So, I want to preface this stash-busting post by letting you know that I totally failed in following this pattern so that the product was as it should be. I realized more than halfway through that I missed something in the instructions that affected the pattern, but I kept going and I still like the results.

Here’s the pattern, from Patons. I think you have to create an account to actually log in and see it. But they have a great pattern library online, so it might be worthwhile to sign up just because of that.

I also didn’t use Patons yarn, since I didn’t have any in my stash. What did I use, you might ask? Baby yarn. Because it’s super-soft and it was pretty.

Yarn: Baby Bee, Sweet Delight Baby (60% Acrylic, 40 % Polyamide)
Color: Iris Dreams

Really simple cowl. Essentially, I alternated rows of dtr and sc stitches. You’re supposed to alternate one row dtr and three rows sc, but I missed the repeat. At the end, when everything gets joined together, I improvised rather than following the pattern and chained 5 for the dtr rows and single-chained into the sc rows because I didn’t want just a line of single chain.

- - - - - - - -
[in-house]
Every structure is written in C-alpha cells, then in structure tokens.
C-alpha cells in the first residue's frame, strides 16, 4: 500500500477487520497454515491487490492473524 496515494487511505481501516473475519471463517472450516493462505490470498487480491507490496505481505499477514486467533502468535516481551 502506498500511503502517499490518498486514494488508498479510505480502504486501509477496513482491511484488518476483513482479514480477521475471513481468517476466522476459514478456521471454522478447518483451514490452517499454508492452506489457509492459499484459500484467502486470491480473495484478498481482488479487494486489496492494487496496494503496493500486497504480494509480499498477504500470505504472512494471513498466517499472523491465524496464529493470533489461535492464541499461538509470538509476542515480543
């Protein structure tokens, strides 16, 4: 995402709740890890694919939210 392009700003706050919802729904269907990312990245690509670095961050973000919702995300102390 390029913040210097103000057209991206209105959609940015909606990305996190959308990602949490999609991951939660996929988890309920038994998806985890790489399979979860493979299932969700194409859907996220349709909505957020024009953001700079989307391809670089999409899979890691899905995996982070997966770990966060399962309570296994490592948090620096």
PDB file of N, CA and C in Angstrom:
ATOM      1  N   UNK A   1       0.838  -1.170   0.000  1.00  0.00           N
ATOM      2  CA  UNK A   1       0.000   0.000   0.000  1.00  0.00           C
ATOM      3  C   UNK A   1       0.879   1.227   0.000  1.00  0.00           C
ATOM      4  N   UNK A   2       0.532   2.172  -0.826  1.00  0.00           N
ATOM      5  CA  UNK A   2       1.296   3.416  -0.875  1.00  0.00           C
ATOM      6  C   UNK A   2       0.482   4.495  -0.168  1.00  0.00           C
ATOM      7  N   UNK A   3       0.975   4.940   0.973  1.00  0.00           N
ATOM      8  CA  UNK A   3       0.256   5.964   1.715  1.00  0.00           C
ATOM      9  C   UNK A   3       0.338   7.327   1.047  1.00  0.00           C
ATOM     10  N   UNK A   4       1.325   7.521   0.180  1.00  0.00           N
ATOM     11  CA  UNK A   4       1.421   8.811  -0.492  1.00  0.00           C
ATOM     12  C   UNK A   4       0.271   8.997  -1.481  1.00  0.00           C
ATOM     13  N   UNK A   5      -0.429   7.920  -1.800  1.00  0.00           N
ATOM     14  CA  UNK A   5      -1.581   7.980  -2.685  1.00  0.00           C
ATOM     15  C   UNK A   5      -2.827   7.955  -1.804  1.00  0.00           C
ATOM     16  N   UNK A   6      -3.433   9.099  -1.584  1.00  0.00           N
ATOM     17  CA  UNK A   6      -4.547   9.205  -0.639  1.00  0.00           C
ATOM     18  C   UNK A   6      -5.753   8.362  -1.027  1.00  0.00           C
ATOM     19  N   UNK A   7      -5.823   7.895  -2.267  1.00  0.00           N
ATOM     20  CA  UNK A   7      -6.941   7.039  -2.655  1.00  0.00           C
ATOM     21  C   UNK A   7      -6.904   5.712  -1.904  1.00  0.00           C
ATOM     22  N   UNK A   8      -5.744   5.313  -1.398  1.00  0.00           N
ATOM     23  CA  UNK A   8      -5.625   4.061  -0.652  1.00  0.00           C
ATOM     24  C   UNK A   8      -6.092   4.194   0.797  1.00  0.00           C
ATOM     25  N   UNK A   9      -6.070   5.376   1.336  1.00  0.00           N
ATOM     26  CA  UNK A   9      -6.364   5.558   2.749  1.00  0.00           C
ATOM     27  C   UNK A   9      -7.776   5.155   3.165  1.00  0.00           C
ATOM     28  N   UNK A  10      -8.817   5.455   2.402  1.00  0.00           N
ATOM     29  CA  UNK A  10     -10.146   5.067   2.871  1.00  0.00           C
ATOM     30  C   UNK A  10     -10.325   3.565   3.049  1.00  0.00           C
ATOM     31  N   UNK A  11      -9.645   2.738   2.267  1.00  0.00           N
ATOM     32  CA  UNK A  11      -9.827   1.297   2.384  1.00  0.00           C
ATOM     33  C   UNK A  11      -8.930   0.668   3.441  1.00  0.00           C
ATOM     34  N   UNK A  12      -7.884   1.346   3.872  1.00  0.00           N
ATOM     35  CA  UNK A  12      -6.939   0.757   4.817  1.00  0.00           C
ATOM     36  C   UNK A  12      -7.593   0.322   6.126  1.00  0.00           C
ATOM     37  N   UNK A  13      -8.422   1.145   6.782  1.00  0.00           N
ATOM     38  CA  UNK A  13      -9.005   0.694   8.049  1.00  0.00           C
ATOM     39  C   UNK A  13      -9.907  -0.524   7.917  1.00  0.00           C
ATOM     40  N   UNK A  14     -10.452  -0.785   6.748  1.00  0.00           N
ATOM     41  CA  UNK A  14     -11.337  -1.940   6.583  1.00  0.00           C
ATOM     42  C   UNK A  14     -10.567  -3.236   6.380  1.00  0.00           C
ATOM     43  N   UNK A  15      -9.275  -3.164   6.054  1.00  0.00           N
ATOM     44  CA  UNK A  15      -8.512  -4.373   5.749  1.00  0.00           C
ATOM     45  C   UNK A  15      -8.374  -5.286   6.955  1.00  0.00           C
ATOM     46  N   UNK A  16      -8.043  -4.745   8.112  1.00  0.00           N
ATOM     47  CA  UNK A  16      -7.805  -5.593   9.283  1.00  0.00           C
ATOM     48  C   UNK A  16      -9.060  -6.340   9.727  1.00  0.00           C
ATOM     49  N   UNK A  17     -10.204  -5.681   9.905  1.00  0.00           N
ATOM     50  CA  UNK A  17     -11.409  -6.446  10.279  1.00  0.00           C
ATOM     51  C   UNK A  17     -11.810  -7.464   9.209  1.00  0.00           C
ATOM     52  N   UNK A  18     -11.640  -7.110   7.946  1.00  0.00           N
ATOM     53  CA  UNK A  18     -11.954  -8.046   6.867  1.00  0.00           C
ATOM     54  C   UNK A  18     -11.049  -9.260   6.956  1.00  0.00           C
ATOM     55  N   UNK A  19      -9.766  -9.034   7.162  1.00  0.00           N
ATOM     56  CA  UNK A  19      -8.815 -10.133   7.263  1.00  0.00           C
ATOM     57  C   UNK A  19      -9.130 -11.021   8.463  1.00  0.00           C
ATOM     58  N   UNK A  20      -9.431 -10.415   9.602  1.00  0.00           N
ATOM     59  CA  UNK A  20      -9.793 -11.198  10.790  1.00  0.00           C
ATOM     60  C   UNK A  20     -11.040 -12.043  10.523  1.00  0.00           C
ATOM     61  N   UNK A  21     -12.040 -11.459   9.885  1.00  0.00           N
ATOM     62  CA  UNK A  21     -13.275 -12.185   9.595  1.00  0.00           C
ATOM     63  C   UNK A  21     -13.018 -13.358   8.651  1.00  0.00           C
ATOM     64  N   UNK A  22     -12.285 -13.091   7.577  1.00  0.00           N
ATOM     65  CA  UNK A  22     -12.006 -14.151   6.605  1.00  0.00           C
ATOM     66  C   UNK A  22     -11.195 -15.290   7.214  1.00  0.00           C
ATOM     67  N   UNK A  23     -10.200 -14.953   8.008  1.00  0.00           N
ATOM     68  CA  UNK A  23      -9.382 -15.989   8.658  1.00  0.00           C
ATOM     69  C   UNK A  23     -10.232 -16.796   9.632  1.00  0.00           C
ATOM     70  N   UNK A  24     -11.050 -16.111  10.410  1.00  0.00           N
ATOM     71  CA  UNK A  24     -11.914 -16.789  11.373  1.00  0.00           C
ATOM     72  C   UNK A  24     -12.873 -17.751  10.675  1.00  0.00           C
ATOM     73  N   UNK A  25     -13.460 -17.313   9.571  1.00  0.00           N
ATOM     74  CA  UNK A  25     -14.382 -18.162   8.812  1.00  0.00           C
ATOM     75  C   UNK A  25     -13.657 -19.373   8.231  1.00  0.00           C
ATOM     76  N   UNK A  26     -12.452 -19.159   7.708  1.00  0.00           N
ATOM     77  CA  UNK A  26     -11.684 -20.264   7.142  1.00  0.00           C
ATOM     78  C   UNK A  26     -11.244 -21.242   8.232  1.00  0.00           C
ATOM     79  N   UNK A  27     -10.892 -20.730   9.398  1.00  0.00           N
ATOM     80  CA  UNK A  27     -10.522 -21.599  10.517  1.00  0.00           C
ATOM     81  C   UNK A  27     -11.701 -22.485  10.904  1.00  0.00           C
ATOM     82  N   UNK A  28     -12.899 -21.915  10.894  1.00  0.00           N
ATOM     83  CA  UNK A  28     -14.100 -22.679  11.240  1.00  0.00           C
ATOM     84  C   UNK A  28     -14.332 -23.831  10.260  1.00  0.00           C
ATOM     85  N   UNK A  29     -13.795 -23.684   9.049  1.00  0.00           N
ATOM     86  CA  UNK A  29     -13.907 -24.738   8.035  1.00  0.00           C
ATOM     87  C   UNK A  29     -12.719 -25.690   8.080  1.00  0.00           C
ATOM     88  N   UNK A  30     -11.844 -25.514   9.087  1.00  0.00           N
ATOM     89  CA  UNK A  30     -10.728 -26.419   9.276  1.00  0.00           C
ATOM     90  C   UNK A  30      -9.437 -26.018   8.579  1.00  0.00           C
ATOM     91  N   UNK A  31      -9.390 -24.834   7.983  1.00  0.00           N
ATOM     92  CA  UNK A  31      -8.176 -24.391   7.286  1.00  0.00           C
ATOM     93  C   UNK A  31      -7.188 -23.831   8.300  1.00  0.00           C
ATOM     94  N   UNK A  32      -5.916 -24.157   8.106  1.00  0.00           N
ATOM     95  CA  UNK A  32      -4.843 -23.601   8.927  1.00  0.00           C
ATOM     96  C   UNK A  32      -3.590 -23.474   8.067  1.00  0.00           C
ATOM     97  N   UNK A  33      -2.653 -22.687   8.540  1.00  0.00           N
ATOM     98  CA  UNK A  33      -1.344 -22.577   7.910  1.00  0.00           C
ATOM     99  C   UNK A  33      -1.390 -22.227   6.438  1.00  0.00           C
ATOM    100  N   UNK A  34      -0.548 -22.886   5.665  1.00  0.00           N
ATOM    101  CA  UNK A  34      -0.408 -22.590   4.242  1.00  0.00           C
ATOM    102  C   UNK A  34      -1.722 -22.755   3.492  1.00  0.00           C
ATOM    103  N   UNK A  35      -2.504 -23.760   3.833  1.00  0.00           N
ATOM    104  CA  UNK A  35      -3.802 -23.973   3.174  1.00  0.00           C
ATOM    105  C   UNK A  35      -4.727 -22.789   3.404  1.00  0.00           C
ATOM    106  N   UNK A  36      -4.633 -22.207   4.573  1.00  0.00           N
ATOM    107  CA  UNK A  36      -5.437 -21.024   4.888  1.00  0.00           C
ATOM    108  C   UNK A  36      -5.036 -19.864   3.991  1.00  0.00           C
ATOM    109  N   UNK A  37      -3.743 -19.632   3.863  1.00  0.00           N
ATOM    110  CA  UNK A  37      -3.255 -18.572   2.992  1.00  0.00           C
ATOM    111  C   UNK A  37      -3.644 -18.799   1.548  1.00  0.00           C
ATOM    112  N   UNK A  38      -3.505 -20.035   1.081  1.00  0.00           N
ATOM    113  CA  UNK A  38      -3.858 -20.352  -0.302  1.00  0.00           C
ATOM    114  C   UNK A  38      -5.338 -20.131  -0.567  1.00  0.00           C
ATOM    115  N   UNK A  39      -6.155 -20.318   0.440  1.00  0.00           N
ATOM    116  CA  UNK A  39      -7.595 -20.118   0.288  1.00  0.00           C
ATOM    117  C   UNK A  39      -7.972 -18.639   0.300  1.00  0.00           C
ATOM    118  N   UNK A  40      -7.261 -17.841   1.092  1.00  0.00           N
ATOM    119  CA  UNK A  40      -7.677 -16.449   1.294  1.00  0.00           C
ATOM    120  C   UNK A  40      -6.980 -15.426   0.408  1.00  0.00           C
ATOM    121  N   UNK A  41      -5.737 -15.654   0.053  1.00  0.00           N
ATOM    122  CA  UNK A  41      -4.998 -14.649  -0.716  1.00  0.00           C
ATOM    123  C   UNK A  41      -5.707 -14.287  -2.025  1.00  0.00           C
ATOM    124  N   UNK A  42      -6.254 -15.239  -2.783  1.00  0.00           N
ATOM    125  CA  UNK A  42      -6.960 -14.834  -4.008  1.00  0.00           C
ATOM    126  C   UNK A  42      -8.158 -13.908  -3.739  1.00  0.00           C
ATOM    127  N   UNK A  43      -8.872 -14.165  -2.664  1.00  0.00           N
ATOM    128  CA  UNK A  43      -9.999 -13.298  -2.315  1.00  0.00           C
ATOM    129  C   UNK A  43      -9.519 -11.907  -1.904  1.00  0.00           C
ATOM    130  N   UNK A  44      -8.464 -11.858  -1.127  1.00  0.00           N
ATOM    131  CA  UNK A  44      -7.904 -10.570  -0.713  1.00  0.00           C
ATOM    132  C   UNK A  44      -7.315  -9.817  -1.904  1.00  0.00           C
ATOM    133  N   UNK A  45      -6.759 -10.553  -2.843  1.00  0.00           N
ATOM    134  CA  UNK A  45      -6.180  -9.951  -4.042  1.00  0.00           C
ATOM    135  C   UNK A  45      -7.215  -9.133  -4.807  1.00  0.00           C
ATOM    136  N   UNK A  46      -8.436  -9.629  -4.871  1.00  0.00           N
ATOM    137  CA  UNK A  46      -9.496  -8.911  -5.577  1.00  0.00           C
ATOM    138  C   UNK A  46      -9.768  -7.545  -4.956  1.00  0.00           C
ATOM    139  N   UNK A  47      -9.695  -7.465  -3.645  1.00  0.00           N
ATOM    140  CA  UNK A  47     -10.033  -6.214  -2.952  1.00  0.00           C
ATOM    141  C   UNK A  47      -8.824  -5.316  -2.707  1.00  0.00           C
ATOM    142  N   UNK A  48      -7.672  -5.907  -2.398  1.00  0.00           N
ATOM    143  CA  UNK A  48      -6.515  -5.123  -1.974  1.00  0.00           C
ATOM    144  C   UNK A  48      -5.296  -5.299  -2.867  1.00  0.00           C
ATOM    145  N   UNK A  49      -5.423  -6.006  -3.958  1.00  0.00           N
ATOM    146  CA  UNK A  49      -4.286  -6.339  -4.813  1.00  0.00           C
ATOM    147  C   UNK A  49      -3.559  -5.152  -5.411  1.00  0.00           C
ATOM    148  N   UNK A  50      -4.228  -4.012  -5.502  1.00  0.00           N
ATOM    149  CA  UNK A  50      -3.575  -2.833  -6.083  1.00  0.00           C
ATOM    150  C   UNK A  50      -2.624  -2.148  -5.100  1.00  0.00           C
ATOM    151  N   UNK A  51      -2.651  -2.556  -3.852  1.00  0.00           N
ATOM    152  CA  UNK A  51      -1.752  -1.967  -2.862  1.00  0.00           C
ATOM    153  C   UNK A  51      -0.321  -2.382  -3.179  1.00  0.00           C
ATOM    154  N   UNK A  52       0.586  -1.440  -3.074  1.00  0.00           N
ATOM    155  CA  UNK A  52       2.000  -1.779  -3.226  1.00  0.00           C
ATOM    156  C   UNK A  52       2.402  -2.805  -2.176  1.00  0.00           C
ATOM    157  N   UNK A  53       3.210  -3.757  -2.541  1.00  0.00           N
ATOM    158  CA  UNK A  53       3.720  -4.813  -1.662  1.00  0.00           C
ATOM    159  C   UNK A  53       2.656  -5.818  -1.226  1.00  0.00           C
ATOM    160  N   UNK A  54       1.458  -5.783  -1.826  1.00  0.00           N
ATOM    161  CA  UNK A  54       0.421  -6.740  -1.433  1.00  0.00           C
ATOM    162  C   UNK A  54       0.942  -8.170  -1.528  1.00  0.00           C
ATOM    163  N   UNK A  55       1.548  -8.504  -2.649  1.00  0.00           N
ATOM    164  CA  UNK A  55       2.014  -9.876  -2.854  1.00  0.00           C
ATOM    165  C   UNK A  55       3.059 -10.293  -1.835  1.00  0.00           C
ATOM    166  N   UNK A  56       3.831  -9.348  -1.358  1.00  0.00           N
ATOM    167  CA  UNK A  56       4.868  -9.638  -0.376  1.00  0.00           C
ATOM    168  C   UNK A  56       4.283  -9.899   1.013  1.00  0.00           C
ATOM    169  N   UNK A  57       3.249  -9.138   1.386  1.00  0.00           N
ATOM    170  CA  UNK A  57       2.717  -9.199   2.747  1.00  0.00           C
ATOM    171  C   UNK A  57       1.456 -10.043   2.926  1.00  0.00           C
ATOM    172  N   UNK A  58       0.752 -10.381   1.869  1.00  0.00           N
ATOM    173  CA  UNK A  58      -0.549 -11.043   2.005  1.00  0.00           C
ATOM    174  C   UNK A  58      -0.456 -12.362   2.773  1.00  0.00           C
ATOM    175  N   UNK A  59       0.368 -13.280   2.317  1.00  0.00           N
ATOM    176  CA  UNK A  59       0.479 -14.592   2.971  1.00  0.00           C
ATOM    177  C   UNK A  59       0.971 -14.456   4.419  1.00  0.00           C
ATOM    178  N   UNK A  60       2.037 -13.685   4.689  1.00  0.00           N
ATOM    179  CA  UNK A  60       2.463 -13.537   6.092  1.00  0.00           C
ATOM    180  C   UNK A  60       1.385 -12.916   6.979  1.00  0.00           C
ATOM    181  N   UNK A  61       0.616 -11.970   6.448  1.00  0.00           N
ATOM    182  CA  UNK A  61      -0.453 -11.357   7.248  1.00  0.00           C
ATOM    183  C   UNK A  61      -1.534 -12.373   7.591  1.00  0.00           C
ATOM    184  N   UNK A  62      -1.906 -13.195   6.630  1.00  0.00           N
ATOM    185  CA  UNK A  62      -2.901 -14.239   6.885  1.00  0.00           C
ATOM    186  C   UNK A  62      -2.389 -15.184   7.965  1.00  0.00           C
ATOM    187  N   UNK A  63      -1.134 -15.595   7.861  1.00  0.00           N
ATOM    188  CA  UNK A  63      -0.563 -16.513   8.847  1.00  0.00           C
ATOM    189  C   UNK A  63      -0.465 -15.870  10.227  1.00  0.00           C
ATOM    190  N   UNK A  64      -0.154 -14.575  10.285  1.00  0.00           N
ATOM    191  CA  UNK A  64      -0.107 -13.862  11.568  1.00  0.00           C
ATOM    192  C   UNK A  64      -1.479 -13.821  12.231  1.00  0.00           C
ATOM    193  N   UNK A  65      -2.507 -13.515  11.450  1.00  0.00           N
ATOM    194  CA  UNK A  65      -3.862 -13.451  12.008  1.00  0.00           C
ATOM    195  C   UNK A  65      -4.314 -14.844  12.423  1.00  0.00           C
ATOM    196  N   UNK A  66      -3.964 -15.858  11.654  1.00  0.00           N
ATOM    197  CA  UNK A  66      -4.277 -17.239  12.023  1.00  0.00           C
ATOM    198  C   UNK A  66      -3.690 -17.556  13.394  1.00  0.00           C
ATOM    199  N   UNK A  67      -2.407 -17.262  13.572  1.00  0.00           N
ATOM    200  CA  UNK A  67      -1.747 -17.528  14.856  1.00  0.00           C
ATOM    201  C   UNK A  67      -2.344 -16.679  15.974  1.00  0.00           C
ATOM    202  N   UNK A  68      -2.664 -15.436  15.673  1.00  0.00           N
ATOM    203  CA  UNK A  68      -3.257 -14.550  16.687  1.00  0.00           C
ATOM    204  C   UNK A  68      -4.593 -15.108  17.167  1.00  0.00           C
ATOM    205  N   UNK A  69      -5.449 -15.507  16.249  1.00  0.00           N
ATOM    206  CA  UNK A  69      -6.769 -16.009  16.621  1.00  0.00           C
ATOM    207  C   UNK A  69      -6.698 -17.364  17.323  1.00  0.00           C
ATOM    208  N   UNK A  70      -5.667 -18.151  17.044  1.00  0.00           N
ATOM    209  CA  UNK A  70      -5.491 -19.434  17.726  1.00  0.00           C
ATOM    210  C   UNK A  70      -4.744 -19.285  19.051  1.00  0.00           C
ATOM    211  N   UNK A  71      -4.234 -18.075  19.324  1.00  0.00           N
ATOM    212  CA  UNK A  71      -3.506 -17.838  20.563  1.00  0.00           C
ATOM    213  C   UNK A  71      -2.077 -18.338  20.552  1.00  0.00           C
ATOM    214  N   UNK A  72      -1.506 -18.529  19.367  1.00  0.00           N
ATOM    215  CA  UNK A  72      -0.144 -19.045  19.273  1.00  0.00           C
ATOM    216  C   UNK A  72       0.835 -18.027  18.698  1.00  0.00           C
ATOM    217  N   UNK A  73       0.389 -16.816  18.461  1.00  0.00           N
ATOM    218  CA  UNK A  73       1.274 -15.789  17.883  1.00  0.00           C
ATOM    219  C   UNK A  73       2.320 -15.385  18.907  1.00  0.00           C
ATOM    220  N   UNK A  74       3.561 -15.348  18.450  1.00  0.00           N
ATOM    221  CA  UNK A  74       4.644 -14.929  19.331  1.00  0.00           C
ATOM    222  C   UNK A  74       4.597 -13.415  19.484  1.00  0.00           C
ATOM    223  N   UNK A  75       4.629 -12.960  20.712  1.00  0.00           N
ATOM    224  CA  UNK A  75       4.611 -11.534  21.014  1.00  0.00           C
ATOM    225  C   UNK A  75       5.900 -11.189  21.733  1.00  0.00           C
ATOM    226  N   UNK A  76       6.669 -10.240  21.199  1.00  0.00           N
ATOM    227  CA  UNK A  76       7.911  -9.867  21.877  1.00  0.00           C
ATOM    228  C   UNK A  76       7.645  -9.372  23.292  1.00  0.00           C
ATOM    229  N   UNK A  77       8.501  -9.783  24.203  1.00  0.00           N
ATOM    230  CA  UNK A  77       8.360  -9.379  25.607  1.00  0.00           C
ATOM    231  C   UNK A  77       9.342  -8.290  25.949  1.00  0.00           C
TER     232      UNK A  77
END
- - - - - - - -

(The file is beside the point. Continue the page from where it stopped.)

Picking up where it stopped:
Regardless, here’s the result:

It’s a Christmas present, so I’m not naming who I made it for. You’ll just have to deal. And I’m debating making a second one, since I have more yarn… though I’ll try to do it correctly this time.

Stash-busting II – The BFS

One of the first holiday projects I began was this front door stocking that I found at the Caron web site. I used the size of hook that was recommended and a bunch of leftover red yarn balls (if you look really closely, you can tell that they weren’t all the same color, but in the dim light of our living room at any time of day, you can’t tell at all). The pattern says that the gauge doesn’t matter, but let me tell you something:

The gauge does matter.

That’s why I’ve labeled this the “Big Freaking Stocking.” Honestly, that’s what I call it at home. I look at it and think, “Man, that is a big freaking stocking.”

It’s supposed to be about 11″ wide overall, but mine is at least 13″ (which equates to about 5 extra circular inches). It wasn’t a terribly intensive project, because it made up pretty quickly and it’s worked in continuous rounds so there’s not a bunch of time wasted in the turning, but it is certainly big.